I had a fabulous time learning to make hanji – or to be truthful, in my case, a vaguely hanji-like material. What I gained technically was experiential knowledge of what is needed, if not (yet) the ability to execute, which I call a considerable success for a weekend workshop. It is, as Aimee warned us, much more difficult than it looks.
But: I am totally enamored of even the crude sheets that I made, especially those that were textured while wet via the joomchi process: SO incredibly strong and tactile! I am now determined to work out a way to make what I will probably only be able to call ‘hanjish’ at home. (Seriously, after the drive home, I spent large chunks of yesterday evening just fondling those paper strips).
I did relish joomchi (I knew I would) and I am jumping right into that; the second bit of in-class messing about with it (above) solved a current problem for me, beautifully.
This was one of my favorite pieces of Aimee’s luscious woven samples, done entirely with bark thread.
Jiseung, the results of which I admire immensely, appealed less. (I knew that would happen). I have so many weaving, spinning, knitting and crocheting friends, whose works can astound me, but the actions of making them are just Not My Thing.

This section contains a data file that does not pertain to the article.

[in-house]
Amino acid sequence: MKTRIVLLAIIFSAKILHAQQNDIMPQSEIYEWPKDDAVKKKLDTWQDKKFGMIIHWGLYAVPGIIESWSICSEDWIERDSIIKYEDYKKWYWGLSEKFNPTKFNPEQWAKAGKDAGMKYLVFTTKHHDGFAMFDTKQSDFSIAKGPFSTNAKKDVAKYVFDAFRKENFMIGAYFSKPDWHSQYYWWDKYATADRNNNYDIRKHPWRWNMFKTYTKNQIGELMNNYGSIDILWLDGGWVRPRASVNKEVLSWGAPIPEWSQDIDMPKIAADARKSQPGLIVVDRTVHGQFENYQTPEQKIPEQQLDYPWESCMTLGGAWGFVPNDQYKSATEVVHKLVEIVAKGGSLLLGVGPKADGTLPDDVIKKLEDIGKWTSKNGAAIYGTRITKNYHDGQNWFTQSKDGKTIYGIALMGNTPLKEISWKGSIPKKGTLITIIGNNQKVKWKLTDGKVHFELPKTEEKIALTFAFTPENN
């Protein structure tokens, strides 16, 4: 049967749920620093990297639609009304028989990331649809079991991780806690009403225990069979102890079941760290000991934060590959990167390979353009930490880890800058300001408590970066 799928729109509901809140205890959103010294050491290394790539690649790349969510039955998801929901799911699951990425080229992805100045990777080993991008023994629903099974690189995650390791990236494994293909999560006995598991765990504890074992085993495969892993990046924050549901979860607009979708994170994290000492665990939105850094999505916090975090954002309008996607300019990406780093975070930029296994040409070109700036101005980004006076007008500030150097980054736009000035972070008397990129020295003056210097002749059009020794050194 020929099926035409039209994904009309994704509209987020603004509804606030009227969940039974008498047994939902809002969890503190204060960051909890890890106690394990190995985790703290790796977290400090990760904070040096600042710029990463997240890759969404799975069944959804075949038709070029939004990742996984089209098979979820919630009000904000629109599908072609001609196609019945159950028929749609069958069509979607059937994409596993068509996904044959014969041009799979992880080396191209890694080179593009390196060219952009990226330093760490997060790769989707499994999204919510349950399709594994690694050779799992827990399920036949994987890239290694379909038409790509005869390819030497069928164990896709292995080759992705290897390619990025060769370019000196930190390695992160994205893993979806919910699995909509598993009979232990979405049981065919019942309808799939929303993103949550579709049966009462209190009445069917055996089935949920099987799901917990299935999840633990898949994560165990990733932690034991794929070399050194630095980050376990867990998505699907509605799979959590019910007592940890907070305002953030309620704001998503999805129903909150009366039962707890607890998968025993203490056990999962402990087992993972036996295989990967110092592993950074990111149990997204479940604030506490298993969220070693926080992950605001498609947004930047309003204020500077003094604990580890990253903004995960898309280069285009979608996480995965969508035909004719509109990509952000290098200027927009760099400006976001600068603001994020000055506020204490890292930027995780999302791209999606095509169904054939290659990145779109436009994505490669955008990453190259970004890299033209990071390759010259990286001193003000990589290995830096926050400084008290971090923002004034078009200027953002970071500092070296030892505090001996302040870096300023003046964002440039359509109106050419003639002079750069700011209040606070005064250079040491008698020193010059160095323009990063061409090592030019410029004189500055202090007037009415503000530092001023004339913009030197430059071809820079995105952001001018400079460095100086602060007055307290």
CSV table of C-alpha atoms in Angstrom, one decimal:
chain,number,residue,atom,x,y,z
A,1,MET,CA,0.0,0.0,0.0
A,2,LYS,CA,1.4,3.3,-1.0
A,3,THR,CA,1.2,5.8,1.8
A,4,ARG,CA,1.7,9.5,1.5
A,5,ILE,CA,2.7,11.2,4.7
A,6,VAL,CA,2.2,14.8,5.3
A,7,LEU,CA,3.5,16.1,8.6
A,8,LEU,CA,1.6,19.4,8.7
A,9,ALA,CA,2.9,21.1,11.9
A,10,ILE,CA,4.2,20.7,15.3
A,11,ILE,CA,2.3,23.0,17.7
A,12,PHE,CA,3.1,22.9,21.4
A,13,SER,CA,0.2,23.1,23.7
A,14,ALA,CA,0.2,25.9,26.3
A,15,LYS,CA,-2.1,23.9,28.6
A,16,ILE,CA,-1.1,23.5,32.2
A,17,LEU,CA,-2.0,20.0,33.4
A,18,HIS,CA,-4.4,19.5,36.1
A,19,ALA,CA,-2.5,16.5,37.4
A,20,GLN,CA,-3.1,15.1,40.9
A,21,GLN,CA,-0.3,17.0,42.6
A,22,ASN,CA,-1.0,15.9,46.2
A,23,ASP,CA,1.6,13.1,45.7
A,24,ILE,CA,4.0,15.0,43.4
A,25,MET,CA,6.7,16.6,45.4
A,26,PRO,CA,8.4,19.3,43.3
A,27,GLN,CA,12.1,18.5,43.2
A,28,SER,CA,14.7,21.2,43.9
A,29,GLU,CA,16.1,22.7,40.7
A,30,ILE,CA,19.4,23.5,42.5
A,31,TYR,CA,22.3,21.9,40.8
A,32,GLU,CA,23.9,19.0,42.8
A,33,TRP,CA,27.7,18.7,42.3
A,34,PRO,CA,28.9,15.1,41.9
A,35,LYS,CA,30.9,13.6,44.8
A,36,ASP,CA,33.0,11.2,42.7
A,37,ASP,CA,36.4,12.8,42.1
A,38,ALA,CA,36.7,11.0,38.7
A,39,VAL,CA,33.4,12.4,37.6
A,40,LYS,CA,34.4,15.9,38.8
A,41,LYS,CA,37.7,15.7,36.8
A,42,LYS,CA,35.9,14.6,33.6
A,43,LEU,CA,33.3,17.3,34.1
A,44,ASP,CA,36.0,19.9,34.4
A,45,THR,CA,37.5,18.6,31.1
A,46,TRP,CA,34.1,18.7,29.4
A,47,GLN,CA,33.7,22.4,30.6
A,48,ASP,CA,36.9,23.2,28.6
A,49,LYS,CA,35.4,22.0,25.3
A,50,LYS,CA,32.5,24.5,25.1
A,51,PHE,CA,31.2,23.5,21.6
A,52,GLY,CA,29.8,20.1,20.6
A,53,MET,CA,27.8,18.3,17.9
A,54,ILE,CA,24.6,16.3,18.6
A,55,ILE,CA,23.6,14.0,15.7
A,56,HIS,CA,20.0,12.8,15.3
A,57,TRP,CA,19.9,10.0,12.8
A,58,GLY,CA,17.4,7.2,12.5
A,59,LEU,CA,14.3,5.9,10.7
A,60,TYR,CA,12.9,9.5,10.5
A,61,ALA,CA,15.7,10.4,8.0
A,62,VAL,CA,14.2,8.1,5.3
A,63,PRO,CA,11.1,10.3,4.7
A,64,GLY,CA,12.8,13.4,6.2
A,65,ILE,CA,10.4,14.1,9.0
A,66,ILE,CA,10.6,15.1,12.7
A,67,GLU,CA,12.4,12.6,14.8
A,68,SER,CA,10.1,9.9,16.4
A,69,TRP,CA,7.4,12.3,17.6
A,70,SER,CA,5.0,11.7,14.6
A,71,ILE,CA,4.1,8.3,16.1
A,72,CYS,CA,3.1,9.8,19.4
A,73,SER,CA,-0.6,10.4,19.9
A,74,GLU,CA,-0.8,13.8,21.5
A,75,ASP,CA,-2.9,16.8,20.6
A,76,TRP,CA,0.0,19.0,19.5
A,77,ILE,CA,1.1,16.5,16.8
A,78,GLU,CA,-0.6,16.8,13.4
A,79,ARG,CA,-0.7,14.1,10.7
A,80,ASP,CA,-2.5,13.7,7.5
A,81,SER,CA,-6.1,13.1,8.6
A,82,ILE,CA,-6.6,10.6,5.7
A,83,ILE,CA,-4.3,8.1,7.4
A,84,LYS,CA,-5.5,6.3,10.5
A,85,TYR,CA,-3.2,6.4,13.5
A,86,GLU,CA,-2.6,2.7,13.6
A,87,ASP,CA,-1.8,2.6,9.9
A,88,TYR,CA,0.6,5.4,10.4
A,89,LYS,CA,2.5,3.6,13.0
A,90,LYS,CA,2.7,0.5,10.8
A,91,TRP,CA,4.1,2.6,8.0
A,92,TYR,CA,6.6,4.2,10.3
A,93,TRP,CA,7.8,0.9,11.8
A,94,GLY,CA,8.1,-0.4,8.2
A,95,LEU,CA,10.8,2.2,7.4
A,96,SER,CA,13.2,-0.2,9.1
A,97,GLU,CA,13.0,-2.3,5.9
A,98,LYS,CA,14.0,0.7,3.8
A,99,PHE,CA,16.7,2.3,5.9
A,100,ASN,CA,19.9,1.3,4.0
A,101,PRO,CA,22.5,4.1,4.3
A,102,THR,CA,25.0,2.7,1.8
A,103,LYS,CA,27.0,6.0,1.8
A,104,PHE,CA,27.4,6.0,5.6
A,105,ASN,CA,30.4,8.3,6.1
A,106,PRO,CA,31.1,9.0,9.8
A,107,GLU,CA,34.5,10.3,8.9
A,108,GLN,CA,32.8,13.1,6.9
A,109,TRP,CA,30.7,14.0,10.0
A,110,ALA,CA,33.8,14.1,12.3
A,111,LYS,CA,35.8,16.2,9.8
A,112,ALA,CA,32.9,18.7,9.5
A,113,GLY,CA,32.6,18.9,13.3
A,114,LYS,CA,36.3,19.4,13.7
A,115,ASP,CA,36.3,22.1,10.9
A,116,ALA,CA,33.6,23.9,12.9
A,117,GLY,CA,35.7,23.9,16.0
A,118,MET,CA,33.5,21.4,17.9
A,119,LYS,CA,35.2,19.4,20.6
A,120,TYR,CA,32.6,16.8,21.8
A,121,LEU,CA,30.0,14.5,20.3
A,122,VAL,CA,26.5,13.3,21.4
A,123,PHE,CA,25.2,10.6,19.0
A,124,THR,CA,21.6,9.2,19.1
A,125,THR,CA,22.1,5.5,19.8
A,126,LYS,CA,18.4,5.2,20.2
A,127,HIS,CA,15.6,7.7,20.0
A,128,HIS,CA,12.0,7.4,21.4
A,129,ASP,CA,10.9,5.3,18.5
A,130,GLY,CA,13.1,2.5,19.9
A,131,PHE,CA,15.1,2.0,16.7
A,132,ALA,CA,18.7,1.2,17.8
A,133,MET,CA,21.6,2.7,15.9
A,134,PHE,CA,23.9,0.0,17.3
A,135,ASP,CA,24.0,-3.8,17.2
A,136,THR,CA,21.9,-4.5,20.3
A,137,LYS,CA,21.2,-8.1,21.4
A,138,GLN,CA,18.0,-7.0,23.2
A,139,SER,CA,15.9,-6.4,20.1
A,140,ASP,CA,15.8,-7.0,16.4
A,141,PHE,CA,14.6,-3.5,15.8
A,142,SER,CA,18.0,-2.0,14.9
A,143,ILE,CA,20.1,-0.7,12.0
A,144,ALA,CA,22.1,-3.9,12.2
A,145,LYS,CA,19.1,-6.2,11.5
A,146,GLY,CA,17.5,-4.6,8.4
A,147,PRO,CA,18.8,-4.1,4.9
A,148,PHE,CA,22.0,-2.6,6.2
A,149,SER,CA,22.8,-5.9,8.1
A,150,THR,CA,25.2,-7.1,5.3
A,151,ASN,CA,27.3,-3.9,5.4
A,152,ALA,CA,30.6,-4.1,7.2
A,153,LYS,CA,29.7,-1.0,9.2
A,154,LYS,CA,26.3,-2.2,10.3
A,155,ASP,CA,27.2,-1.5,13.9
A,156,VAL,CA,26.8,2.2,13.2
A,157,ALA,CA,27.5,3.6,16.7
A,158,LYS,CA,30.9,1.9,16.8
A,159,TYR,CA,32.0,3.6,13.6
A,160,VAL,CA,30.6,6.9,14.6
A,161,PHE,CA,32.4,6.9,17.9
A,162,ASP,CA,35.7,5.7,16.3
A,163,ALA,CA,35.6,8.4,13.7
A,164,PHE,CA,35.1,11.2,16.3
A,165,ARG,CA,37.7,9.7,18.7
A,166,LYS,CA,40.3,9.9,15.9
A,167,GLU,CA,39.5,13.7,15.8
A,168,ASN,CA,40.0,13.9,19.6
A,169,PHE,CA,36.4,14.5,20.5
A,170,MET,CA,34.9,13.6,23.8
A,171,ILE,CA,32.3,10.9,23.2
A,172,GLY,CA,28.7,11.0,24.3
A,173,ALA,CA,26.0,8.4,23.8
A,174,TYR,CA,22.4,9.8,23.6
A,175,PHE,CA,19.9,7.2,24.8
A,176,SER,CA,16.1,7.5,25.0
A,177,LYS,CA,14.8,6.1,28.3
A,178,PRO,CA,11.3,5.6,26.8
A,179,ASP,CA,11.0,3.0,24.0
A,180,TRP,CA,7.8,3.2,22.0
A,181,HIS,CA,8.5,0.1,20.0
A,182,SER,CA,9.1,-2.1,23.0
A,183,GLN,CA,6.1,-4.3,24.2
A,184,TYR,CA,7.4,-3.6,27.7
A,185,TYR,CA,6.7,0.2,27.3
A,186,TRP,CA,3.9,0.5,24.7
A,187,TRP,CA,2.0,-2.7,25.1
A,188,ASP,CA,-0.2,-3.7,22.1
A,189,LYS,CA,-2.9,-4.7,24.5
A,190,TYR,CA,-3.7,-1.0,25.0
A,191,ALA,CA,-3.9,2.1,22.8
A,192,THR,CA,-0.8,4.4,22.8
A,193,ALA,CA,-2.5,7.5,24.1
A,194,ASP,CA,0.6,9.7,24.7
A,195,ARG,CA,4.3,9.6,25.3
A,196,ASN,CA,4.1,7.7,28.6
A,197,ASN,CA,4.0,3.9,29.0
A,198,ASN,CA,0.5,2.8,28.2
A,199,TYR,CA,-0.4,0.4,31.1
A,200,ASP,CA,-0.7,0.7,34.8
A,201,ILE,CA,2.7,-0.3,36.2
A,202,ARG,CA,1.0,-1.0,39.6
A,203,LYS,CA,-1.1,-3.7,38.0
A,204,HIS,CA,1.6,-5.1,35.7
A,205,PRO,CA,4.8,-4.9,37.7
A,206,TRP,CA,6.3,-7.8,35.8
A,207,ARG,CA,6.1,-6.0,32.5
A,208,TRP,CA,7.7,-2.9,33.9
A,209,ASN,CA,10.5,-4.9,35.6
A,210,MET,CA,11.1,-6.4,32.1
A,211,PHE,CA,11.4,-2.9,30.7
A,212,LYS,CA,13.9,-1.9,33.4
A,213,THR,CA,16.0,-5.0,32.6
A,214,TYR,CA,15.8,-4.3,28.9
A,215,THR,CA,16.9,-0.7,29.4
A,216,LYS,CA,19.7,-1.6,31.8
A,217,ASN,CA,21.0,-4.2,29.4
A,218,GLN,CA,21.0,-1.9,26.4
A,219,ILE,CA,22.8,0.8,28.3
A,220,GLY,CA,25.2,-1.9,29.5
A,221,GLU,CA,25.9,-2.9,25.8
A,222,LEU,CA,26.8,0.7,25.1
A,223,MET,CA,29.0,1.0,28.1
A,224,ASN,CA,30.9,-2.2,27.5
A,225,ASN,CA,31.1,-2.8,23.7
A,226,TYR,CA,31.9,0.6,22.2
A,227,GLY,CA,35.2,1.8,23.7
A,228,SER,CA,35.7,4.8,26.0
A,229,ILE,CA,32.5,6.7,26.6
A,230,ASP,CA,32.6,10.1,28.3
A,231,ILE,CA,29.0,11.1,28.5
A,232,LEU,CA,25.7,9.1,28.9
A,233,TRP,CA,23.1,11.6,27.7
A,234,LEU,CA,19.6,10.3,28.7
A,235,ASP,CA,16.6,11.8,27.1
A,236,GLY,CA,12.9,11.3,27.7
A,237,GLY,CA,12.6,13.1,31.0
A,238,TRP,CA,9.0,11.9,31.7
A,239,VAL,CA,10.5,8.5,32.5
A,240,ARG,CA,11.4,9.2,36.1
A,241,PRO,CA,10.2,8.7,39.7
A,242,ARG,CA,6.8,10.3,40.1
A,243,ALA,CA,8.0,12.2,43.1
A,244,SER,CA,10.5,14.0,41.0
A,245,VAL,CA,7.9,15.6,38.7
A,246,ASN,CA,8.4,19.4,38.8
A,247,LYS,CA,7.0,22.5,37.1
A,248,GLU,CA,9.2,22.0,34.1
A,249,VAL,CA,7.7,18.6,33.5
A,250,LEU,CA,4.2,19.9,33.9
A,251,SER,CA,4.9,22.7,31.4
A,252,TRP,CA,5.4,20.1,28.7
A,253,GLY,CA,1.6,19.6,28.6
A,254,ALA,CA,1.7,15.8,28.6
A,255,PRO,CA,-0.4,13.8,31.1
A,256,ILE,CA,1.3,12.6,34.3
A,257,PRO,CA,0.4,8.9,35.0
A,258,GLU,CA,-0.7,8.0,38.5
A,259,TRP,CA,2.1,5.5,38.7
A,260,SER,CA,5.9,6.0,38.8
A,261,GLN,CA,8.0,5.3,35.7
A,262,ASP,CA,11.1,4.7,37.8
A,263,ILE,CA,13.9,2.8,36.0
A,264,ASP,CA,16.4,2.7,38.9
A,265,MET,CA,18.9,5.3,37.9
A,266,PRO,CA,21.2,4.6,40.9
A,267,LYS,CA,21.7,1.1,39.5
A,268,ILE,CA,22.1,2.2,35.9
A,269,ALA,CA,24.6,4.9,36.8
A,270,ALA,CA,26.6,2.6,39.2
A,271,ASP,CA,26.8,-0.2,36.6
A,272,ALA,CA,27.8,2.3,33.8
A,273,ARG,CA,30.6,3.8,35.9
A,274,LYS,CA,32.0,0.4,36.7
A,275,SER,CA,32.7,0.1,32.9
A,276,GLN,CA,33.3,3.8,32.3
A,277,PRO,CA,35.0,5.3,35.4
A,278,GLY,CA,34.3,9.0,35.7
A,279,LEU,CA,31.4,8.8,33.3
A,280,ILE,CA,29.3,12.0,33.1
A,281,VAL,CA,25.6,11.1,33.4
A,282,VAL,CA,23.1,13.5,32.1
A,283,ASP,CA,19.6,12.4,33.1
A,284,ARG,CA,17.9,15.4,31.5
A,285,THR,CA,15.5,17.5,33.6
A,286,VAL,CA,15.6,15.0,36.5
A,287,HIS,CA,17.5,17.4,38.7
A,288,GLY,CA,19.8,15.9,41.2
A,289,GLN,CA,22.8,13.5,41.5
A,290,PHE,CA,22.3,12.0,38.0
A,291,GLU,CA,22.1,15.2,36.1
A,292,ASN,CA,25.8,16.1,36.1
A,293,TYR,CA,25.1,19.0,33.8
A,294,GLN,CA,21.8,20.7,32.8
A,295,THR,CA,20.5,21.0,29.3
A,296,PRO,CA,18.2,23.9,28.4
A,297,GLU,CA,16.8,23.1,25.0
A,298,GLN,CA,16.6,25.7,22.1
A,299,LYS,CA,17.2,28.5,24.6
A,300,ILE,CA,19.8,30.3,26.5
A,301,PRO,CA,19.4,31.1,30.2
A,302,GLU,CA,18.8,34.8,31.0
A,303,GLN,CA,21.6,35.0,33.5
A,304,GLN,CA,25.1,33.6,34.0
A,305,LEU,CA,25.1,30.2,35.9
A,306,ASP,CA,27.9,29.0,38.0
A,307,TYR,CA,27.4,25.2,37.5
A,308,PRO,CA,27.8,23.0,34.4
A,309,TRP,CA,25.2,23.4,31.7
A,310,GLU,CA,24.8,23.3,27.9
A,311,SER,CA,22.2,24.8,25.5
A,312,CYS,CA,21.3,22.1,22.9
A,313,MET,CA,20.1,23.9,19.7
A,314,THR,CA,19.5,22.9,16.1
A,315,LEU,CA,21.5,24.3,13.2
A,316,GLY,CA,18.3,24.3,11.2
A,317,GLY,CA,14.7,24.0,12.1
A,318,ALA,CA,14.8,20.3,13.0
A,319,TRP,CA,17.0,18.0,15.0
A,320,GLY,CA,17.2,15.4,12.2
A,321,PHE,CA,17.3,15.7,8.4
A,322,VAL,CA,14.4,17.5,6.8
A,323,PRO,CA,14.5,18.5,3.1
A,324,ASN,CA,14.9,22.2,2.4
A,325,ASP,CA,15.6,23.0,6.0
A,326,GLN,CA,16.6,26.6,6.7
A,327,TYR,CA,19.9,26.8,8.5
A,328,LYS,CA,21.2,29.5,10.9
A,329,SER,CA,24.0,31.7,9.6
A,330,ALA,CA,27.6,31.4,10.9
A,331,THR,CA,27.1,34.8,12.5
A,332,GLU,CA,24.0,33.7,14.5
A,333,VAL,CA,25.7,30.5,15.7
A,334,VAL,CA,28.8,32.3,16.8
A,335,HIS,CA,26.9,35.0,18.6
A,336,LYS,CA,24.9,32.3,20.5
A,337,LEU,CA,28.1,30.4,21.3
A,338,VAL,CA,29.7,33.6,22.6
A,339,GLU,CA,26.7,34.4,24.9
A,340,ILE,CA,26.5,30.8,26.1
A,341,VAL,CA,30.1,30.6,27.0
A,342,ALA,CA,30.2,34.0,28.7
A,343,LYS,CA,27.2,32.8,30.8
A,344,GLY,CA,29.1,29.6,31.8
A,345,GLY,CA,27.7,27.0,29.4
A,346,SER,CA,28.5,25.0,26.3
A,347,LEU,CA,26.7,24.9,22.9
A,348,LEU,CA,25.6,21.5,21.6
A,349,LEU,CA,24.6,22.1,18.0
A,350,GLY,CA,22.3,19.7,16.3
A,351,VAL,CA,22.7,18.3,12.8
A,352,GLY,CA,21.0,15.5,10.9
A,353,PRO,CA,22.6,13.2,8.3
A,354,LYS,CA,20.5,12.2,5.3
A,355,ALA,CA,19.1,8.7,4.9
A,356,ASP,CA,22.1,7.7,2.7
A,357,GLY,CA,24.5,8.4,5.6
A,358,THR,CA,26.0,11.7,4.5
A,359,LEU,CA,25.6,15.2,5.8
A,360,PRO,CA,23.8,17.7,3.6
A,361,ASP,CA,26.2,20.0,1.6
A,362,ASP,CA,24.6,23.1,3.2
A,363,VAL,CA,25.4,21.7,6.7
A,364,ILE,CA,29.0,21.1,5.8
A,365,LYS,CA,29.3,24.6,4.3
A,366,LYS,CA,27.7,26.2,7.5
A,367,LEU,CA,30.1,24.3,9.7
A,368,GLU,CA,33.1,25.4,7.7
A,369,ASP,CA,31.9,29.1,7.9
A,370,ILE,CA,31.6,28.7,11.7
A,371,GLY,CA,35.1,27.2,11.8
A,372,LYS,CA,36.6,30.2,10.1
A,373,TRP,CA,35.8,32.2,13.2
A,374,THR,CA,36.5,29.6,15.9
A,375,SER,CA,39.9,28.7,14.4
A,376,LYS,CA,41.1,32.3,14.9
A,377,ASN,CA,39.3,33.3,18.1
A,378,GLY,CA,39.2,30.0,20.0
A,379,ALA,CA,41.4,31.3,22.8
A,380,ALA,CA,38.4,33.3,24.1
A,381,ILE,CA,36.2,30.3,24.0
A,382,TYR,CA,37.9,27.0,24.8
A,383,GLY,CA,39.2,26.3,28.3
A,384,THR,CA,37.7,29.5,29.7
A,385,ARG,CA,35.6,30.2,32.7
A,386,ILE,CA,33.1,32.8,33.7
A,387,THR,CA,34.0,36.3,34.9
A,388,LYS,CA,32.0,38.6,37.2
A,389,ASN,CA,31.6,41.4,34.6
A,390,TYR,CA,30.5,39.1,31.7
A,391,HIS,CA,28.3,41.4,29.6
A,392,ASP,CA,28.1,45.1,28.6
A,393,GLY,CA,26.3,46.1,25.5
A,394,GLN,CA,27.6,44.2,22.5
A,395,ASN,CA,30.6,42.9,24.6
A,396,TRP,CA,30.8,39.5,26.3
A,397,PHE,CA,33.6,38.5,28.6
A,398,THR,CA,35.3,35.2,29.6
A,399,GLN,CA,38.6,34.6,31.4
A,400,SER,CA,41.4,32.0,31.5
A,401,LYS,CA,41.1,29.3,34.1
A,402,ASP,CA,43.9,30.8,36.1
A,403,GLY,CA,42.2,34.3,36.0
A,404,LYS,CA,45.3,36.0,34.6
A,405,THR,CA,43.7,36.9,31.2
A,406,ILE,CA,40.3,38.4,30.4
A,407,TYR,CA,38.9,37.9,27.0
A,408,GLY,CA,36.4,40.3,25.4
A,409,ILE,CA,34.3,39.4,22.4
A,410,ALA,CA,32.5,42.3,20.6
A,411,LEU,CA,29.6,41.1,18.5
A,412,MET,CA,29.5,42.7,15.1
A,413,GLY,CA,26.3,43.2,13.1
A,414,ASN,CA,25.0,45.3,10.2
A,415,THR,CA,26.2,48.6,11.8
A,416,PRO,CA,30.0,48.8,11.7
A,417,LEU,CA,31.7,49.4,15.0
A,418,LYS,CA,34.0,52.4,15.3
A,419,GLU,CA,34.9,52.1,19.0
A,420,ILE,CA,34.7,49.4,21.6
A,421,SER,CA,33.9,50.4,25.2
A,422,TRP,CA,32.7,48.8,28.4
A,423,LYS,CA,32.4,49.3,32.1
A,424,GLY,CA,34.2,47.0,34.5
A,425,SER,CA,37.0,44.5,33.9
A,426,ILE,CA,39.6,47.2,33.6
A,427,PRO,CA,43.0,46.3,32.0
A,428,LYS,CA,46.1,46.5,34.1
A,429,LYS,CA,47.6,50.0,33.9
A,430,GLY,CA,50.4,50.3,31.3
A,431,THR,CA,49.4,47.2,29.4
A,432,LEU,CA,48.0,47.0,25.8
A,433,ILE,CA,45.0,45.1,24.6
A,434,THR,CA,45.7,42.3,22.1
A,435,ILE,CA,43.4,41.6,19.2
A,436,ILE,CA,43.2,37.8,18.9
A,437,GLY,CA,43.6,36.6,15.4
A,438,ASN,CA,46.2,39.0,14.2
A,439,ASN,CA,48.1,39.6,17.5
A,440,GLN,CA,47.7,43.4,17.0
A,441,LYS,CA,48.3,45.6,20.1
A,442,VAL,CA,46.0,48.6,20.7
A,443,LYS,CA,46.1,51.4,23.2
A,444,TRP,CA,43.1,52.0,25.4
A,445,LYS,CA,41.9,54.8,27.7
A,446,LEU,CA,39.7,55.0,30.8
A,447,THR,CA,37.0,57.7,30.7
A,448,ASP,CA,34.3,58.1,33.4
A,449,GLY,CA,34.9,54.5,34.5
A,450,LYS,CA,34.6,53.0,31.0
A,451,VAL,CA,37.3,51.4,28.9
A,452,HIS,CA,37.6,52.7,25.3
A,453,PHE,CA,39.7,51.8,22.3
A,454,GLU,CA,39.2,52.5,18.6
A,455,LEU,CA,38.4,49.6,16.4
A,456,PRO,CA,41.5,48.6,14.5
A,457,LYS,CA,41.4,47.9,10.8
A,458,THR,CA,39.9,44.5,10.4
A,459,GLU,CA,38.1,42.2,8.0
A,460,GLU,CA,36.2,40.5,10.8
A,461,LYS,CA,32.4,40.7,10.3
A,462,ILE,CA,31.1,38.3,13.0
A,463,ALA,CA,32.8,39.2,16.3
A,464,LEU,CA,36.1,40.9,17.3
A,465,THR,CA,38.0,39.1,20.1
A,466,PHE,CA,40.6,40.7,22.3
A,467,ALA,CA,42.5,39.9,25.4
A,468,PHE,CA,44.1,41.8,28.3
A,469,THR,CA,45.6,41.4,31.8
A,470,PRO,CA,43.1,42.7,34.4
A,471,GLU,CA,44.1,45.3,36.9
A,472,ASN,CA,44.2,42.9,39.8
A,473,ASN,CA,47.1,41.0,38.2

This lovely (and charmingly goofy, because it’s silver) little piece was an unexpected and treasured gift; and my students will now be able to see and handle some jiseung. Thanks, Aimee! I did do a tiny beginning sample of the weaving with cords and thread, to tape into my sketchbook just in case. That’s the mark of a great class (or lecture) for me, when I want to immediately preserve all the information, whether or not I see myself using it.
My hat is off to Aimee as a fantastic, thorough teacher. I knew that would be true too, but it was grand – and, for me, poignant – to experience being her student first-hand.
I’ll follow up with more on the super weekend soon, but right now I need to go do some joomchi!